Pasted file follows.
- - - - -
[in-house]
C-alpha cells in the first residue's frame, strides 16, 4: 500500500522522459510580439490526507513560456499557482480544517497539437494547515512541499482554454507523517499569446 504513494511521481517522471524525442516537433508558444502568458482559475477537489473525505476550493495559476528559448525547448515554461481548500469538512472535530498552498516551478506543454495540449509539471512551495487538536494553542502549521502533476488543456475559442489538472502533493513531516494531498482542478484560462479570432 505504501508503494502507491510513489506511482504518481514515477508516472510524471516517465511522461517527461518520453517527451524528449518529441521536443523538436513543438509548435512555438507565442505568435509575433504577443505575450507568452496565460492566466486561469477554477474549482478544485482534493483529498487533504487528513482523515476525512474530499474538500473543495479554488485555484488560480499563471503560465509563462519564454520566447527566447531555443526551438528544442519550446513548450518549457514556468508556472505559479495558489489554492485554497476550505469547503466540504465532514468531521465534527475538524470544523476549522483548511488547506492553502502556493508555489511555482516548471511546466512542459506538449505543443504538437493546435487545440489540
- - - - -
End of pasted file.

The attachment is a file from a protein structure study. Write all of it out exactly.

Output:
[in-house]
C-alpha cells in the first residue's frame, strides 16, 4: 500500500522522459510580439490526507513560456499557482480544517497539437494547515512541499482554454507523517499569446 504513494511521481517522471524525442516537433508558444502568458482559475477537489473525505476550493495559476528559448525547448515554461481548500469538512472535530498552498516551478506543454495540449509539471512551495487538536494553542502549521502533476488543456475559442489538472502533493513531516494531498482542478484560462479570432 505504501508503494502507491510513489506511482504518481514515477508516472510524471516517465511522461517527461518520453517527451524528449518529441521536443523538436513543438509548435512555438507565442505568435509575433504577443505575450507568452496565460492566466486561469477554477474549482478544485482534493483529498487533504487528513482523515476525512474530499474538500473543495479554488485555484488560480499563471503560465509563462519564454520566447527566447531555443526551438528544442519550446513548450518549457514556468508556472505559479495558489489554492485554497476550505469547503466540504465532514468531521465534527475538524470544523476549522483548511488547506492553502502556493508555489511555482516548471511546466512542459506538449505543443504538437493546435487545440489540